Moths: The new fluttering normal

The battle continues, two full years after I found that moths had infested a storage locker, destroyed treasured antique rugs and then somehow hitchhiked into the apartment.

Summary: Beaten back, but not extinguished.

Fighting requires a two-pronged assault: killing (in any cycle of the moth's development), and deterrence for those who elude efforts. 

To kill eggs, larvae and adults, here's what I do:
1. Place moth traps in closets and rooms. The traps kill only breeding males but it's been sobering to see how many hit the trap in places we have never seen a moth. I've been using Aeroxon with food results and just ordered another brand from eBay seller Kritterkill, who claim to have a superior product. In a 1,200 square foot condo, I use 8 traps and change them every three months.

2. Use hanging moth cakes, such as Enoz in closed closets and the storage locker.

3. Promptly clean clothing by drycleaning or washing in 60C/120F water. (I rarely hot-wash because  it's unsuitable for fine wool.)

Freezing works too, if your freezer is at least -8C/18F. (Chest deep-freezers are colder than fridge freezers.) Advice varies about how long to leave them in, between 12 hours and a week! But when worn, if any eggs are incubating in your house—eggs can live dormant for over two years—items are vulnerable to re-infestation.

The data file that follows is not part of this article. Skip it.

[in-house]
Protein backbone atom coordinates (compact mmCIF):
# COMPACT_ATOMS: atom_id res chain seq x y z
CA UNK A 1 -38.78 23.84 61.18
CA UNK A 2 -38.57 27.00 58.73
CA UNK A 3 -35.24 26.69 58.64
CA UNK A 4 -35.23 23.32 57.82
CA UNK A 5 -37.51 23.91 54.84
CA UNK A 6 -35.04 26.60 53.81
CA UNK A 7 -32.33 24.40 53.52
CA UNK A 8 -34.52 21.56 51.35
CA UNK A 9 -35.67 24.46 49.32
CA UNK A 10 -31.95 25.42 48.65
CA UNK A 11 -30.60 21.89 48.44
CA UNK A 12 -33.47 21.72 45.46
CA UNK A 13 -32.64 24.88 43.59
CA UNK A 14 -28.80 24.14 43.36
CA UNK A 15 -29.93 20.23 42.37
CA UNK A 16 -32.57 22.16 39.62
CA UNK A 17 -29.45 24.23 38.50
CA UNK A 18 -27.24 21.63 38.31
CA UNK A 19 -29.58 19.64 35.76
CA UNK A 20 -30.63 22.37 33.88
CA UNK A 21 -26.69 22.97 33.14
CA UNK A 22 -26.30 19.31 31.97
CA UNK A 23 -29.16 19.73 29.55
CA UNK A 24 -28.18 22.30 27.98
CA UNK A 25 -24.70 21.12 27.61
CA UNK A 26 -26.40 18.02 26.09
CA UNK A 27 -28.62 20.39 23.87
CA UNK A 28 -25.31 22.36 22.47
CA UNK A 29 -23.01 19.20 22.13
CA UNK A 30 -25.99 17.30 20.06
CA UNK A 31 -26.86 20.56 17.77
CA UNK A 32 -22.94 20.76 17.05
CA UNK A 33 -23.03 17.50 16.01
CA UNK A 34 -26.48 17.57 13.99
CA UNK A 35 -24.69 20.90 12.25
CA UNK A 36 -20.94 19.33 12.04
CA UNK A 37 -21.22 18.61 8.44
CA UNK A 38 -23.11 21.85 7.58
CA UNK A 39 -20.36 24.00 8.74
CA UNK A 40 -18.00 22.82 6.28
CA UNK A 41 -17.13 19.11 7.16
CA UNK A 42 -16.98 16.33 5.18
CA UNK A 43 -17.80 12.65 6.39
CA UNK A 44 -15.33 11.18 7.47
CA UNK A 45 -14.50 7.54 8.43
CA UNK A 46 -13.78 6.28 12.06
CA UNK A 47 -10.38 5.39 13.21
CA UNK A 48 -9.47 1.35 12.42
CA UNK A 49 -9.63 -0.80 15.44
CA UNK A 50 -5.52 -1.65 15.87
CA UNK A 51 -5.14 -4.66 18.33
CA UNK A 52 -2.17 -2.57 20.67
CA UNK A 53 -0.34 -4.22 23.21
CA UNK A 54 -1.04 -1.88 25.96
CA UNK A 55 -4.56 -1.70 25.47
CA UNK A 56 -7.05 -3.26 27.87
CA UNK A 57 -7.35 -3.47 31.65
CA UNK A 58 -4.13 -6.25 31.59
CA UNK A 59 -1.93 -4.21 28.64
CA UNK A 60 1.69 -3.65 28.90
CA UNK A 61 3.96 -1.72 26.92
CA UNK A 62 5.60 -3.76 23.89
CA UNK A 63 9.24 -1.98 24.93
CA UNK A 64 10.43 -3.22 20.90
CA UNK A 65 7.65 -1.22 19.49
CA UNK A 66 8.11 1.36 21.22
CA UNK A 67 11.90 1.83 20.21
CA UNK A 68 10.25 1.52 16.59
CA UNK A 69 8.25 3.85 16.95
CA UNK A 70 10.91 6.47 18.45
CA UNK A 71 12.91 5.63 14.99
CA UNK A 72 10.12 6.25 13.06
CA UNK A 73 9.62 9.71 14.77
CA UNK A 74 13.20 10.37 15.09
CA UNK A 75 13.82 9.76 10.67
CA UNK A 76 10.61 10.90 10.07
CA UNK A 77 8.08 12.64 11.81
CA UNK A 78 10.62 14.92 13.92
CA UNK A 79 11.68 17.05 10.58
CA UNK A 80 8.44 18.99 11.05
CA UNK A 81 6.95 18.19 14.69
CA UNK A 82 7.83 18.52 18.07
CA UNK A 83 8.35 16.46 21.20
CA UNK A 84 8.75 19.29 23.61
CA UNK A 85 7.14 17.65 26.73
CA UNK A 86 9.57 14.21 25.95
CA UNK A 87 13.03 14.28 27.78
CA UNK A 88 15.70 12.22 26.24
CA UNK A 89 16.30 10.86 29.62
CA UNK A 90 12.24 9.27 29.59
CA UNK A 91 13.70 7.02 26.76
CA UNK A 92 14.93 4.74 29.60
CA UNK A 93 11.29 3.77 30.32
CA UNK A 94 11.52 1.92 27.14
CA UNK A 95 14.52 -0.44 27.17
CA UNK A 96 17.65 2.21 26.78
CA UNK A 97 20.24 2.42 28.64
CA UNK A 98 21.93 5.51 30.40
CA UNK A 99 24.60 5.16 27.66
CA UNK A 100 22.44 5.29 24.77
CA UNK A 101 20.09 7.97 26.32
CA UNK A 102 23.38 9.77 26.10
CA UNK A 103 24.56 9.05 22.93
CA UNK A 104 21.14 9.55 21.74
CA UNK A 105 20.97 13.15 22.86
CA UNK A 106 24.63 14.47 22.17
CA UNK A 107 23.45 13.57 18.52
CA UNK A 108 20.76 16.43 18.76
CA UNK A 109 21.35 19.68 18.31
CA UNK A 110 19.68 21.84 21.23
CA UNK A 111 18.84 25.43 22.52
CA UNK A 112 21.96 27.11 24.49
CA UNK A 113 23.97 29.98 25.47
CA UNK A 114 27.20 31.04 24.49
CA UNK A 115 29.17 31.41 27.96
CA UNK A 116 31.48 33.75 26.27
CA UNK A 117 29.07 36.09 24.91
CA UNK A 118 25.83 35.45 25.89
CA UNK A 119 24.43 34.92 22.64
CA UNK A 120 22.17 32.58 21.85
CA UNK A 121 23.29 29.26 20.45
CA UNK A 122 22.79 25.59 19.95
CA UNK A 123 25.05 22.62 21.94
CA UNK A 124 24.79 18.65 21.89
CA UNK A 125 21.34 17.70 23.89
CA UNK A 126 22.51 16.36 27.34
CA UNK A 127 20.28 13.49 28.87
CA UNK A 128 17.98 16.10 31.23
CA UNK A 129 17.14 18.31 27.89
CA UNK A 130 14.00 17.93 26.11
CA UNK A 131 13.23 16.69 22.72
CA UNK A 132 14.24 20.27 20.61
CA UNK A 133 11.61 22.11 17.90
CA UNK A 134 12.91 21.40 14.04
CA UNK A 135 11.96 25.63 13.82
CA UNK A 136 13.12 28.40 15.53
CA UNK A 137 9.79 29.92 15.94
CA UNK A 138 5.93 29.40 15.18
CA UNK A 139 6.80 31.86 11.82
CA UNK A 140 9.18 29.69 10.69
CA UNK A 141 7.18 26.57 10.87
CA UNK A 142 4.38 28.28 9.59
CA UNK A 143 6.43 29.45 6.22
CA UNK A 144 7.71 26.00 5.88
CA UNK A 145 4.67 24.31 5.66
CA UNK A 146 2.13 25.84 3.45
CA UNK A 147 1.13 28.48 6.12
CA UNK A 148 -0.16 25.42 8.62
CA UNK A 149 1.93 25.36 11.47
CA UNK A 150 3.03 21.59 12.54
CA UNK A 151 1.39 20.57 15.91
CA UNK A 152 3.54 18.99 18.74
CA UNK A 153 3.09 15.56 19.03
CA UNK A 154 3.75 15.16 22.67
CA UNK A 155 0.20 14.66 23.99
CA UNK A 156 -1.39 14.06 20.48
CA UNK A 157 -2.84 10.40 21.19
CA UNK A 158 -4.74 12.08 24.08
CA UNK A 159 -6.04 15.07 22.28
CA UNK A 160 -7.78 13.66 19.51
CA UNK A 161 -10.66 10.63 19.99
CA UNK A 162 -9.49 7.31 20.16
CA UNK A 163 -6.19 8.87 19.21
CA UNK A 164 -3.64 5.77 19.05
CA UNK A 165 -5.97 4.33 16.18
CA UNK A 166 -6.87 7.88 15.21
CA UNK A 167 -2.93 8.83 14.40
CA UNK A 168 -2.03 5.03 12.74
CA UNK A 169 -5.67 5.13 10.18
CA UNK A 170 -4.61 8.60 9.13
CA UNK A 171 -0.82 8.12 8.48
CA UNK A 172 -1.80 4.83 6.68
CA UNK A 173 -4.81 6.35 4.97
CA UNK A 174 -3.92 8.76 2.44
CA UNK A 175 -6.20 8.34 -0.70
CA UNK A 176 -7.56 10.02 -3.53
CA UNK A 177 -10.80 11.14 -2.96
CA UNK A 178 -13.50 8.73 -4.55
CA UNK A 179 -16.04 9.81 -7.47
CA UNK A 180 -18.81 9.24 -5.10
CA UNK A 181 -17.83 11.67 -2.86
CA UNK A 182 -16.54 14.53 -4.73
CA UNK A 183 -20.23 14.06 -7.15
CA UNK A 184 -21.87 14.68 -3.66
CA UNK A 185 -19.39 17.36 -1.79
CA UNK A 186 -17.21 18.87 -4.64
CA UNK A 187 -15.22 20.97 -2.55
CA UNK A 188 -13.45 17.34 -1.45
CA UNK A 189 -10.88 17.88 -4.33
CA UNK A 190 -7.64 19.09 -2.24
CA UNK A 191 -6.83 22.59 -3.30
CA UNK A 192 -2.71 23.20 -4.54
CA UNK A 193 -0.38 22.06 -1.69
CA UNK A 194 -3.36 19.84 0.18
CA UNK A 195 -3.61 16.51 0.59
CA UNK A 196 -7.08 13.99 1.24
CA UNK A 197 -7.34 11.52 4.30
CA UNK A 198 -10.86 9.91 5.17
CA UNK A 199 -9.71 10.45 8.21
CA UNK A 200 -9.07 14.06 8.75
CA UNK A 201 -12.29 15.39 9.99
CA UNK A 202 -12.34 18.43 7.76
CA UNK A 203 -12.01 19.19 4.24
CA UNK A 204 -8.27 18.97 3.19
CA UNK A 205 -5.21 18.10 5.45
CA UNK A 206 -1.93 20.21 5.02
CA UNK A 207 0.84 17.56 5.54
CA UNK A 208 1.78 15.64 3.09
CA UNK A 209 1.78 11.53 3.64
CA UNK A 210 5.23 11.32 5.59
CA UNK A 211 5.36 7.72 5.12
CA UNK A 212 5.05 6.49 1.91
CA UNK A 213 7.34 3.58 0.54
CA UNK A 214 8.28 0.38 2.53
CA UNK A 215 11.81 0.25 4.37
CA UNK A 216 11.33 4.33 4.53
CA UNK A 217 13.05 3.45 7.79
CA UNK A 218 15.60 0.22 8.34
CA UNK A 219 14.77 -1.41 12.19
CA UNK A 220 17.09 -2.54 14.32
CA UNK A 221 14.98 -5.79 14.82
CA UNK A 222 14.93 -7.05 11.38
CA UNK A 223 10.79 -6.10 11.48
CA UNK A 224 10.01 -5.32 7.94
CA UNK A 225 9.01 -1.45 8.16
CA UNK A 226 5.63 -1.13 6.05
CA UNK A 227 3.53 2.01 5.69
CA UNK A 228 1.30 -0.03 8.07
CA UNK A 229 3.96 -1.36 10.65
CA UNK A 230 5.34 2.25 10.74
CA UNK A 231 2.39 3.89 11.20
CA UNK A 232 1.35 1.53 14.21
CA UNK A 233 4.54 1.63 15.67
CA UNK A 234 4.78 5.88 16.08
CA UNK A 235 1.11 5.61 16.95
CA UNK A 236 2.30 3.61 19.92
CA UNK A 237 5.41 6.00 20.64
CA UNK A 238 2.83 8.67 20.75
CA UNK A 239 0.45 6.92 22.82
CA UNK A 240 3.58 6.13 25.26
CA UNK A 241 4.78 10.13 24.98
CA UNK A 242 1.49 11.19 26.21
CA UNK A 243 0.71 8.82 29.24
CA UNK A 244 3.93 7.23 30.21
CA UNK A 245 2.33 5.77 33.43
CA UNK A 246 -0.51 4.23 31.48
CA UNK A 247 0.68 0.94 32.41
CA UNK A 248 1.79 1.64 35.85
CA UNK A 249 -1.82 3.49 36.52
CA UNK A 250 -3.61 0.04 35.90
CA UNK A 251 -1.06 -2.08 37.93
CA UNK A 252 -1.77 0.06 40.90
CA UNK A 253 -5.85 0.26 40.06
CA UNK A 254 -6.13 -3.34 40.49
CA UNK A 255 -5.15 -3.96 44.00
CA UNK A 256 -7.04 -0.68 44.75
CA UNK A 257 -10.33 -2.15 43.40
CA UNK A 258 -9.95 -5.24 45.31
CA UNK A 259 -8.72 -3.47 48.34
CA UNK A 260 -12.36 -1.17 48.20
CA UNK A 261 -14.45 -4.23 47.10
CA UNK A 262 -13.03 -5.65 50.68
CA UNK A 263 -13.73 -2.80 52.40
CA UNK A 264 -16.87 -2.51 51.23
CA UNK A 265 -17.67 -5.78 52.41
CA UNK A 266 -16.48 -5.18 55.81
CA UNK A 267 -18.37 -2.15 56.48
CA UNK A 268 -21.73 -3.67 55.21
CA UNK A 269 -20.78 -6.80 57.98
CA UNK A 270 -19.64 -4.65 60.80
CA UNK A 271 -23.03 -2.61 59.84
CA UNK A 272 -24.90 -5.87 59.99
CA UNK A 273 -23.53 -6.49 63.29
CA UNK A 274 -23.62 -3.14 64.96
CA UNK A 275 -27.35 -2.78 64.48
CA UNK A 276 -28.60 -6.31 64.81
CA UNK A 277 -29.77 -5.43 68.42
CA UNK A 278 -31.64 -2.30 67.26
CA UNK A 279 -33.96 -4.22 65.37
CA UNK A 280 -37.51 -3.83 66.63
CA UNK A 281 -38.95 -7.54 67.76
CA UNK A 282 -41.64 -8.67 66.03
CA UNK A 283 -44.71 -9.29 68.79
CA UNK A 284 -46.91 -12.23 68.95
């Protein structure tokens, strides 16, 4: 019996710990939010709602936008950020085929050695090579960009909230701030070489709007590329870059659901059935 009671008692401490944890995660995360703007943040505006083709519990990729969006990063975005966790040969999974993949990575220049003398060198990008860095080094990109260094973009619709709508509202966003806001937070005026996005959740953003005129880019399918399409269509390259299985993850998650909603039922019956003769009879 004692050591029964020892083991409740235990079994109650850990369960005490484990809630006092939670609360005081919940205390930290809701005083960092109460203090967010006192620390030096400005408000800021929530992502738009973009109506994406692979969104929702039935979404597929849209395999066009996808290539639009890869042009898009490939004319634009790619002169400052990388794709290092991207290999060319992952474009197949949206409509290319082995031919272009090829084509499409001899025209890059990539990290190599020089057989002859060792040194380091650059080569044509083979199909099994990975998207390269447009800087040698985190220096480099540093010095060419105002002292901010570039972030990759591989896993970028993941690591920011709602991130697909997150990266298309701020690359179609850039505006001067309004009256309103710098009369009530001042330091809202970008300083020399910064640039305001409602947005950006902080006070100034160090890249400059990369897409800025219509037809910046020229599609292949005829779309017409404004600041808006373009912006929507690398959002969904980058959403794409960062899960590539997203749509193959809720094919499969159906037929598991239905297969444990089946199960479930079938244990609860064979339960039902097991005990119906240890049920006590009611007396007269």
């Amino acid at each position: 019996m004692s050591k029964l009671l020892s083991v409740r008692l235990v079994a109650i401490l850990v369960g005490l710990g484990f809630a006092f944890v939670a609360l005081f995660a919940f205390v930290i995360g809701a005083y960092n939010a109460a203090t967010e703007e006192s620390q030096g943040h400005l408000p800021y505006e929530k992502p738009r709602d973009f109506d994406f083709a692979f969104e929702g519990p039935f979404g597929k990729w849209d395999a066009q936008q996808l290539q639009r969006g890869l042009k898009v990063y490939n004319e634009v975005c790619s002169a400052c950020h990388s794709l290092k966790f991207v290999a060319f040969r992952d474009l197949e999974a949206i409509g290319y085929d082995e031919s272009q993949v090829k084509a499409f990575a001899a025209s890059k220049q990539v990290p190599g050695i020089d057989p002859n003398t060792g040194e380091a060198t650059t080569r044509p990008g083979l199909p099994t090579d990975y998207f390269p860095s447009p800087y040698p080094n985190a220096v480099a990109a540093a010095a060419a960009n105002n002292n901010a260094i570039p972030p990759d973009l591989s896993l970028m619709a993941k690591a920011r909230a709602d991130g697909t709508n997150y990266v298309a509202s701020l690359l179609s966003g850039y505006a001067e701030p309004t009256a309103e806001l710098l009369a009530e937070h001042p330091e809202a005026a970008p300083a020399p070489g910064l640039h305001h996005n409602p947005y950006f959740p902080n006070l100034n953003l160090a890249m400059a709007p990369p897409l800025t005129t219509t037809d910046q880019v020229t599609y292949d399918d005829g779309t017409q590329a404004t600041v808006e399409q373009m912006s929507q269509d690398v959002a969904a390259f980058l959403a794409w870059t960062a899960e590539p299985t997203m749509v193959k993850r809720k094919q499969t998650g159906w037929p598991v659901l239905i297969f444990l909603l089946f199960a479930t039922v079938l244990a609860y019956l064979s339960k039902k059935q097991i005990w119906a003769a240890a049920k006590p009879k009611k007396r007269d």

4. Regularly vacuum shelves, baseboards, carpets, and furniture. (Change the vacuum bag outdoors.)

5. Squish anything we see; this is not the time to go all PETA. Moths like dim places but we've also found them hanging out on a wall in full light.  

To deter moths from attacking clothing, I:
1. Store woolens in snap-lid boxes and breathable garment bags; we secure the hanger hole by covering with tissue paper and duct tape. For things that hang in closets because we're wearing them often, I shake out and switch up the arrangement. Moths love undistrubed nooks.

2. Place cotton balls saturated with essential lavender oil in dresser drawers and renew monthly.

3. Regularly launder, brush (outdoors), and sun garments; especially those not worn often. 

What I have not done:
1. Moved built-in furniture such as closet systems to clean behind. Just too hard.

2. Used hardware-store insecticides that contain PDCB or napthalene,  or called exterminators: worried about toxicity. 

3. Tried methods that are commonly touted but have not yielded scientific evidence of effectiveness (cedar blocks, citrus fragrance).